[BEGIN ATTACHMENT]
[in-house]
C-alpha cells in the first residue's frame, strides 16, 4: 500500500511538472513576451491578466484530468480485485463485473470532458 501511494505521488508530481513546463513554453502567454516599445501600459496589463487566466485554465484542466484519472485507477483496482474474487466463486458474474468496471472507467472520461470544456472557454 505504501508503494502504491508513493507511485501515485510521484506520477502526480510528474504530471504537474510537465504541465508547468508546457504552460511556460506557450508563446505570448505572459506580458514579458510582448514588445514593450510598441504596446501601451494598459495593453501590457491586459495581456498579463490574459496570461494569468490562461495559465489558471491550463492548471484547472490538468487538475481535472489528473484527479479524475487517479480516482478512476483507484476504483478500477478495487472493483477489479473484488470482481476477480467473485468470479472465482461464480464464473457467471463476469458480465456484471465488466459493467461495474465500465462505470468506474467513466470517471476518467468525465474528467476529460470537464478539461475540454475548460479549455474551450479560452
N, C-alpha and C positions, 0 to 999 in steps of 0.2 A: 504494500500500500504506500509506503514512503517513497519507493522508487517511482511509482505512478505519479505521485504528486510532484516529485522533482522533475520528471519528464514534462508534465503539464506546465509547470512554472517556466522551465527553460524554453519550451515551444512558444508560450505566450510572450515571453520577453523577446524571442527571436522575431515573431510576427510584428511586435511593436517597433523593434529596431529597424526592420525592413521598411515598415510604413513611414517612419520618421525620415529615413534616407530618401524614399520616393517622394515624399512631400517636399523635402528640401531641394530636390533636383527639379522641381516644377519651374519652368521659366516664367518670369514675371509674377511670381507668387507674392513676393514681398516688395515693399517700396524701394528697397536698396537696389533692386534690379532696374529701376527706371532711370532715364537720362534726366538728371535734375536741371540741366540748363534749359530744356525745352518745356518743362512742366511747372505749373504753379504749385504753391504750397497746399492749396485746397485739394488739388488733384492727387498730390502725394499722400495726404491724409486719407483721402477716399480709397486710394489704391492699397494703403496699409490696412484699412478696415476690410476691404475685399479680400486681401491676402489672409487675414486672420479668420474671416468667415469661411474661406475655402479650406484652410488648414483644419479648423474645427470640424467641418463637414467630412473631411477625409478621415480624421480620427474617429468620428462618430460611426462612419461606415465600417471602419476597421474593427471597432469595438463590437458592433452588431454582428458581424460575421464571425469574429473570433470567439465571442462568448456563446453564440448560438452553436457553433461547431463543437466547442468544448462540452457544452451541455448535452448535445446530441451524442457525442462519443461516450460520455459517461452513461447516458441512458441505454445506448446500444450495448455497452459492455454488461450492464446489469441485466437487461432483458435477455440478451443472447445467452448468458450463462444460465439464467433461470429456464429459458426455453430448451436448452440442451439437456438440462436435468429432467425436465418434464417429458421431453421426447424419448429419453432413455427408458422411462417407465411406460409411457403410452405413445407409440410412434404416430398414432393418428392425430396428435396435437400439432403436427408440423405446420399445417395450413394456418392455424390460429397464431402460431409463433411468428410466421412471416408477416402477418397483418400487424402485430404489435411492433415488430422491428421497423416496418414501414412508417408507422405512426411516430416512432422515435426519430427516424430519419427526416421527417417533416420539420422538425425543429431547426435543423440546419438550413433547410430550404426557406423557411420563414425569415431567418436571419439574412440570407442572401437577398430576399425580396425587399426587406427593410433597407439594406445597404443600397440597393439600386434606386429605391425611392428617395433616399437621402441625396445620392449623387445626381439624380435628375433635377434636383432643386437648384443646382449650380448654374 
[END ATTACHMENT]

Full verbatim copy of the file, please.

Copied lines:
[in-house]
C-alpha cells in the first residue's frame, strides 16, 4: 500500500511538472513576451491578466484530468480485485463485473470532458 501511494505521488508530481513546463513554453502567454516599445501600459496589463487566466485554465484542466484519472485507477483496482474474487466463486458474474468496471472507467472520461470544456472557454 505504501508503494502504491508513493507511485501515485510521484506520477502526480510528474504530471504537474510537465504541465508547468508546457504552460511556460506557450508563446505570448505572459506580458514579458510582448514588445514593450510598441504596446501601451494598459495593453501590457491586459495581456498579463490574459496570461494569468490562461495559465489558471491550463492548471484547472490538468487538475481535472489528473484527479479524475487517479480516482478512476483507484476504483478500477478495487472493483477489479473484488470482481476477480467473485468470479472465482461464480464464473457467471463476469458480465456484471465488466459493467461495474465500465462505470468506474467513466470517471476518467468525465474528467476529460470537464478539461475540454475548460479549455474551450479560452
N, C-alpha and C positions, 0 to 999 in steps of 0.2 A: 504494500500500500504506500509506503514512503517513497519507493522508487517511482511509482505512478505519479505521485504528486510532484516529485522533482522533475520528471519528464514534462508534465503539464506546465509547470512554472517556466522551465527553460524554453519550451515551444512558444508560450505566450510572450515571453520577453523577446524571442527571436522575431515573431510576427510584428511586435511593436517597433523593434529596431529597424526592420525592413521598411515598415510604413513611414517612419520618421525620415529615413534616407530618401524614399520616393517622394515624399512631400517636399523635402528640401531641394530636390533636383527639379522641381516644377519651374519652368521659366516664367518670369514675371509674377511670381507668387507674392513676393514681398516688395515693399517700396524701394528697397536698396537696389533692386534690379532696374529701376527706371532711370532715364537720362534726366538728371535734375536741371540741366540748363534749359530744356525745352518745356518743362512742366511747372505749373504753379504749385504753391504750397497746399492749396485746397485739394488739388488733384492727387498730390502725394499722400495726404491724409486719407483721402477716399480709397486710394489704391492699397494703403496699409490696412484699412478696415476690410476691404475685399479680400486681401491676402489672409487675414486672420479668420474671416468667415469661411474661406475655402479650406484652410488648414483644419479648423474645427470640424467641418463637414467630412473631411477625409478621415480624421480620427474617429468620428462618430460611426462612419461606415465600417471602419476597421474593427471597432469595438463590437458592433452588431454582428458581424460575421464571425469574429473570433470567439465571442462568448456563446453564440448560438452553436457553433461547431463543437466547442468544448462540452457544452451541455448535452448535445446530441451524442457525442462519443461516450460520455459517461452513461447516458441512458441505454445506448446500444450495448455497452459492455454488461450492464446489469441485466437487461432483458435477455440478451443472447445467452448468458450463462444460465439464467433461470429456464429459458426455453430448451436448452440442451439437456438440462436435468429432467425436465418434464417429458421431453421426447424419448429419453432413455427408458422411462417407465411406460409411457403410452405413445407409440410412434404416430398414432393418428392425430396428435396435437400439432403436427408440423405446420399445417395450413394456418392455424390460429397464431402460431409463433411468428410466421412471416408477416402477418397483418400487424402485430404489435411492433415488430422491428421497423416496418414501414412508417408507422405512426411516430416512432422515435426519430427516424430519419427526416421527417417533416420539420422538425425543429431547426435543423440546419438550413433547410430550404426557406423557411420563414425569415431567418436571419439574412440570407442572401437577398430576399425580396425587399426587406427593410433597407439594406445597404443600397440597393439600386434606386429605391425611392428617395433616399437621402441625396445620392449623387445626381439624380435628375433635377434636383432643386437648384443646382449650380448654374 